Chris Sabanty comment is the most insightful comment so far: but I presume you are talking work related. If you are operating internationally then think about timezones. As a UK based business I send bulk mailings at 2pm GMT to hit UK prospects as they come back from lunch & hit US EST at the same time (US people tend to start work earlier than European.) Never do a Monday, Friday is good for responses as people like to clear their desks at the end of a week (sorry Daryl) and then I would back Andrews assumption ... if you are tagetting CEO/owner level , I get more responses on Sundays as they pick stuff up on various devices, archive and then deal with when they have some spare time ... responding on Sundays before their next week starts.
Never email the French anytime in August.
Is it your plan to send email sporadically or to commit to a schedule of regularly distributed emails? If you are a sporadic emailer, Tuesday, Wednesday, or Thursday at 4 p.m. local time is about as close to perfect as you can get. Workers are winding down from the day, catching up on emails, setting their schedule for the next day. If you are sending emails on a regular basis, focus more on content to build a following. Once your readership is engaged, it really doesn't matter what day you distribute, they will be looking for you.
Agree on the basics from mailchimp (good service btw), but it really depends on what you are say and who the audience is, obviously things like timezone and day of the week will impact. But it boils down to the audience profile and message... are they prospects or customers, are they business or consumer? etc etc. ultimately you need to analyse when they are most likely to look at the offer you have.
for example.. People are more likely to look at special offers for restaurants at the weekend if you send something to them from the 'hump day' (Wednesday) onwards, as you get closer to friday, depending on the profile of the eatery it may have less value if you send on a Friday (say for a high end restaurant, as people going to this type of place will probably book further in advance).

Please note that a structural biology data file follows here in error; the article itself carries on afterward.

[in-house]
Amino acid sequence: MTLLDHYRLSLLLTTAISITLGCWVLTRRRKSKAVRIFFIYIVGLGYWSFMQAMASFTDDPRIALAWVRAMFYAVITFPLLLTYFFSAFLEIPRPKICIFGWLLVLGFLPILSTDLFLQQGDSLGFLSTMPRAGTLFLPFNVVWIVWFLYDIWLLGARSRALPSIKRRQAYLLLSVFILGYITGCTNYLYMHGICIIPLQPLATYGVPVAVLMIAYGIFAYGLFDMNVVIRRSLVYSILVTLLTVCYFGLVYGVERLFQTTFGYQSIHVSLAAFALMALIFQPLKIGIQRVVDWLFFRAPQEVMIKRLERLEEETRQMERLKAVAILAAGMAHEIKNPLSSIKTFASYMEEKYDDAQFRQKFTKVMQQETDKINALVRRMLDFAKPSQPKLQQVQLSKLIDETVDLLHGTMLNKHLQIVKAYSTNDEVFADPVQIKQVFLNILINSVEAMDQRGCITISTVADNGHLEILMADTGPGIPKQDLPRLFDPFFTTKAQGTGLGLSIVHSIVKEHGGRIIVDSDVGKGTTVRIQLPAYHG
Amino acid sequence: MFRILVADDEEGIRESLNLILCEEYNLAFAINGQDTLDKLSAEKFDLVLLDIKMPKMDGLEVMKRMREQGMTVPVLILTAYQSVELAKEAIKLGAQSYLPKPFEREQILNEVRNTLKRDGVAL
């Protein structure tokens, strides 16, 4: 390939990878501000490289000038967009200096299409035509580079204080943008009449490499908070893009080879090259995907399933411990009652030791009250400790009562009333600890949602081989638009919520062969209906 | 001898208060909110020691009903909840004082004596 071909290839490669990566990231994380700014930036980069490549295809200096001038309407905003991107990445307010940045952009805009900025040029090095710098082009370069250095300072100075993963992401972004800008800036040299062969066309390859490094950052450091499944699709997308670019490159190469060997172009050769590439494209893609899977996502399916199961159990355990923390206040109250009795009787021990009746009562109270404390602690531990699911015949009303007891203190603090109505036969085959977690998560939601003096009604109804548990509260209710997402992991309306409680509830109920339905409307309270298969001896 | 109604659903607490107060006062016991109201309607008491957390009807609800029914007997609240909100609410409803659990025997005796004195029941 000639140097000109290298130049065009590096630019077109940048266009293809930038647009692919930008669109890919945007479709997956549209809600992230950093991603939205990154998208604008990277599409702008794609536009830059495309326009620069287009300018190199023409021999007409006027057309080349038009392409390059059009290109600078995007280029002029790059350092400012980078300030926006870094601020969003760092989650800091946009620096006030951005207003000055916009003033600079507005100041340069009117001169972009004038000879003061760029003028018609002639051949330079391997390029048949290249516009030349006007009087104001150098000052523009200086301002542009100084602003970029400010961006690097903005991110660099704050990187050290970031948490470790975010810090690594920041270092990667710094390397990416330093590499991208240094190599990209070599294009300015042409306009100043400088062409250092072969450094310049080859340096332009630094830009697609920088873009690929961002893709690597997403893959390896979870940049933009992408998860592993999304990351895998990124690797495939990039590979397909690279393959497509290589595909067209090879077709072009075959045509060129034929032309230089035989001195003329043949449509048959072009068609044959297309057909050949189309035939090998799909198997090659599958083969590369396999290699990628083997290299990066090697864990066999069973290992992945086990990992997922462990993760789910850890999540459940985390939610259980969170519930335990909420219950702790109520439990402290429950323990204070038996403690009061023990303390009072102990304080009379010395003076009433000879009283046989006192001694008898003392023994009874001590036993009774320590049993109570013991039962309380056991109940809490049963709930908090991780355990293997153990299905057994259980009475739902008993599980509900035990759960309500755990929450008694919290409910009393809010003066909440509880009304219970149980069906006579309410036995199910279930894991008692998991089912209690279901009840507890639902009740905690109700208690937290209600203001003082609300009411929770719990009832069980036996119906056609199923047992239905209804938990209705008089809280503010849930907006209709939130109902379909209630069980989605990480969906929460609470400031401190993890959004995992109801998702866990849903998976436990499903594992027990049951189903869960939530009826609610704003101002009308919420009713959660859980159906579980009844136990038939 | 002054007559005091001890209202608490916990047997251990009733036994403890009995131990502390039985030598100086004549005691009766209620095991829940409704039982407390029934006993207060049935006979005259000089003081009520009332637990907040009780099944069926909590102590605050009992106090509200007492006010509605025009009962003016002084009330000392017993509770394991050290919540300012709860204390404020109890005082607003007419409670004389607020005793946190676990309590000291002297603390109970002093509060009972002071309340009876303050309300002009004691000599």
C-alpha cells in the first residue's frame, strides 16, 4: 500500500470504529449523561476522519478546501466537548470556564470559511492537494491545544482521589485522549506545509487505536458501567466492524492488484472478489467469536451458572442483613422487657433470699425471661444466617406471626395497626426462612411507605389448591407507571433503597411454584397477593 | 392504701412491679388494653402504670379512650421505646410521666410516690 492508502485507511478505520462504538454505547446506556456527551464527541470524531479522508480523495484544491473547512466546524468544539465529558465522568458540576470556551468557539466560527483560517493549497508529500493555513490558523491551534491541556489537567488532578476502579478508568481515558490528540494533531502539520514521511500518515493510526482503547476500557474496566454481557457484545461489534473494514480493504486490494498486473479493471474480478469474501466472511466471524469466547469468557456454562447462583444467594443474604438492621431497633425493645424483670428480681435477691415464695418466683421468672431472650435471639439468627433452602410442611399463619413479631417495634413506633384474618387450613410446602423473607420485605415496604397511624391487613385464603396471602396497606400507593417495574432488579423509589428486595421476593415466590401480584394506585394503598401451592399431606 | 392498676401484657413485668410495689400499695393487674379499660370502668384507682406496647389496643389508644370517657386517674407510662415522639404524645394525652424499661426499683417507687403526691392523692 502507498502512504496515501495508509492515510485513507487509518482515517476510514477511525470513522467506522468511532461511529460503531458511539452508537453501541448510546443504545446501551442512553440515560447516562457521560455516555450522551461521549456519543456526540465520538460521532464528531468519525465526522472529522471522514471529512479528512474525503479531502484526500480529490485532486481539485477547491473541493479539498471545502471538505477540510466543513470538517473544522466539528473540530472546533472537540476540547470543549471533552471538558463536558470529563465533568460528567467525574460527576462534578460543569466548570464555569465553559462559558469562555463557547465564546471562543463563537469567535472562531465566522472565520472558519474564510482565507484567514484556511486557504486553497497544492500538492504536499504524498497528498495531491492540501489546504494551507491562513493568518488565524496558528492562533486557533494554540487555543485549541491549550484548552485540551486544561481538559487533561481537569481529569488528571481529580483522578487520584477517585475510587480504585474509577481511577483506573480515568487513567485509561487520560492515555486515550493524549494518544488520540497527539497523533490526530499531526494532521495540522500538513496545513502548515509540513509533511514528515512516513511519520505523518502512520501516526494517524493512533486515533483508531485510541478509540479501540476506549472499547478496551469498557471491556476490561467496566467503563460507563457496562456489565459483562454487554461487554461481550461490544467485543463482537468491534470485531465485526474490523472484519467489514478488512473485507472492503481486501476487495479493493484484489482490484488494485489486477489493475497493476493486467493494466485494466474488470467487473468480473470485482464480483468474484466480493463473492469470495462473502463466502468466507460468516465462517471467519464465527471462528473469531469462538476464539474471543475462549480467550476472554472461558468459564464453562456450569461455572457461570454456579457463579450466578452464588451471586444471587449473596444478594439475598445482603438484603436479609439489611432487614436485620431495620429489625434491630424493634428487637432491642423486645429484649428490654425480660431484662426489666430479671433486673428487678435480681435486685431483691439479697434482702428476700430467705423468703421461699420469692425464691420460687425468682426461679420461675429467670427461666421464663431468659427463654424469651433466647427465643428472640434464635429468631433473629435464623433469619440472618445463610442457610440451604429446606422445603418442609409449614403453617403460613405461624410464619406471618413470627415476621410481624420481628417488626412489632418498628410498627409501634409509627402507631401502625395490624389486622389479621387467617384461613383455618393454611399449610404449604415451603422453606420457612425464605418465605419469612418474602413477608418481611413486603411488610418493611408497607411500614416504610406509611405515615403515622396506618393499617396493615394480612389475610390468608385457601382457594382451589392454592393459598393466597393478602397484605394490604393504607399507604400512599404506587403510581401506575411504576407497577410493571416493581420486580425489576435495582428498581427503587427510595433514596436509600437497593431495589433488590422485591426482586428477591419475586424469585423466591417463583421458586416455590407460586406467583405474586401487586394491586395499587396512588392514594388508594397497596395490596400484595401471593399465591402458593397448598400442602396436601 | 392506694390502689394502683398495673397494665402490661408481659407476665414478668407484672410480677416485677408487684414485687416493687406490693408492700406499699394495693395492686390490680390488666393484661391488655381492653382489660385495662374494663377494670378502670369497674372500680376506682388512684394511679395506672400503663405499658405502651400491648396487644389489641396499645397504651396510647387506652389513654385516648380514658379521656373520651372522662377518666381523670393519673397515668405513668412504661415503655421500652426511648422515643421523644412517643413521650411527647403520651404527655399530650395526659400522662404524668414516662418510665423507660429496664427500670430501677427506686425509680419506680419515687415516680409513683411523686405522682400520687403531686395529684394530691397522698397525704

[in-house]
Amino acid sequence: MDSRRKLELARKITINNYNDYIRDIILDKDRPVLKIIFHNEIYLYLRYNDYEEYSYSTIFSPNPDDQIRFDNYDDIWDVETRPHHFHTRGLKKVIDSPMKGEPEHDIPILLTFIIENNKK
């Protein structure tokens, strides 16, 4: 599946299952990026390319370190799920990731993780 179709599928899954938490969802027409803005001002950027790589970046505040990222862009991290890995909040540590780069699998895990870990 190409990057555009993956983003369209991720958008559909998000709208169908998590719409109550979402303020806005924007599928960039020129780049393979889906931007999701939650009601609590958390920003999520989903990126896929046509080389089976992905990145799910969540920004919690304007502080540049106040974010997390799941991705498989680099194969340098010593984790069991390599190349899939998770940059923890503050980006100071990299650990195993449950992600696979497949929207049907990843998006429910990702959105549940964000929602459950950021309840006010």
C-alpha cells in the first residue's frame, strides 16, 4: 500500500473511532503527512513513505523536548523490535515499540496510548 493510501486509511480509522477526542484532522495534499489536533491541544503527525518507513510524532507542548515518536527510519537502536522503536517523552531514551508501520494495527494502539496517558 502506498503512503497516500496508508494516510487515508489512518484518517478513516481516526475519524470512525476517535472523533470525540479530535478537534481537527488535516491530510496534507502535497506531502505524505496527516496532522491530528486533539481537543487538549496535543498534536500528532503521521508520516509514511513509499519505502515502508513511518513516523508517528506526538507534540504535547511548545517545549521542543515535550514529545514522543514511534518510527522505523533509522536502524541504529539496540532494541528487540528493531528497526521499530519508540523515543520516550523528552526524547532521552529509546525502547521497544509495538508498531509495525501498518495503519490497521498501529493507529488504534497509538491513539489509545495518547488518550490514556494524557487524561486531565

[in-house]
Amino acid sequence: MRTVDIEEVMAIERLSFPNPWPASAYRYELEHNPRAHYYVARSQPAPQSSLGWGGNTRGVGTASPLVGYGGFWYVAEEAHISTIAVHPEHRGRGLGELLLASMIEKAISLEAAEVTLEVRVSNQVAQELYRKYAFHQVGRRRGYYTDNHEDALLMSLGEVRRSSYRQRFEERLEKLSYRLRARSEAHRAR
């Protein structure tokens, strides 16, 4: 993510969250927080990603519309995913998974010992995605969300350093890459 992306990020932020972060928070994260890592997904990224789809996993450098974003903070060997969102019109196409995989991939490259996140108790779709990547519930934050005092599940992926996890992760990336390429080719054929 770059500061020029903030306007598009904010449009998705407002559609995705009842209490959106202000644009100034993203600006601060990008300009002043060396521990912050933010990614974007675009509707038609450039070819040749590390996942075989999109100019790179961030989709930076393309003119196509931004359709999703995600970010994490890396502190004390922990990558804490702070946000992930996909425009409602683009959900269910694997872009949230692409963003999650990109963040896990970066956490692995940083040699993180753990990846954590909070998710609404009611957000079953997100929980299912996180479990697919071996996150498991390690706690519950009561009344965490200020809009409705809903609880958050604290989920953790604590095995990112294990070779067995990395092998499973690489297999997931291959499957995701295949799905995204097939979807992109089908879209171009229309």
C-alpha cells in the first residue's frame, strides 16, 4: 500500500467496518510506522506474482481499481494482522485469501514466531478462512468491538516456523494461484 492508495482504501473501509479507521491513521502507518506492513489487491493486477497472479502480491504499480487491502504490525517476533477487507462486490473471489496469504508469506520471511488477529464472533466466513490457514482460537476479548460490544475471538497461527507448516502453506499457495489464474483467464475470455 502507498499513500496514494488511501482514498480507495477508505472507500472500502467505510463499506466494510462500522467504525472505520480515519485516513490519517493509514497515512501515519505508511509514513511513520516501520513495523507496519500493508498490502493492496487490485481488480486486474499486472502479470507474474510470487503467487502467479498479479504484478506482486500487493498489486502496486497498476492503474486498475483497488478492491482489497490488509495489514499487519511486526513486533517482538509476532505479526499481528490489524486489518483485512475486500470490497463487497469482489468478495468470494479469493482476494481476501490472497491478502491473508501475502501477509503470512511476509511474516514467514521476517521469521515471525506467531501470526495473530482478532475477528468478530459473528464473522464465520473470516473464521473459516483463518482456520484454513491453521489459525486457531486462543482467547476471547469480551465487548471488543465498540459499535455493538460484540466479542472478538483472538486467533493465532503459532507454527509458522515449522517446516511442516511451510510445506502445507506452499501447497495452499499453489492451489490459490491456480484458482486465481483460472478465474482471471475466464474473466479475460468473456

So in short. Message and audience profile will determine when is best to send... happy to help if needed.
It's different for every business. For example I find my NeverColdCall.com newsletter to get a very poor response on Mondays, probably because sales reps are tied up in sales meetings and the like. You really need to test it out for your particular situation.
I agree with the above comment that time zones can matter too. Check out Campaign Monitor as a sending solution, as far as I know it's the only one that geo-tags each new subscriber by IP address and then you can send by time zone.
Well there is no perfect time. According to industry standards do not send emails on Mondays or Fridays. (At least try to avoid) Some people suggest sending early mail in the morning which allow your potential clients to see it first thing in the morning. Others suggest after the first coffee when users are more fresh. I suggest you test and monitor the results!! Hope this helps, if you still have problems let us at Studentbrands.co.za help :)
You might want to look at these charts - a few months back but interesting. http://kb.mailchimp.com/article/when-is-the-best-time-to-send-emails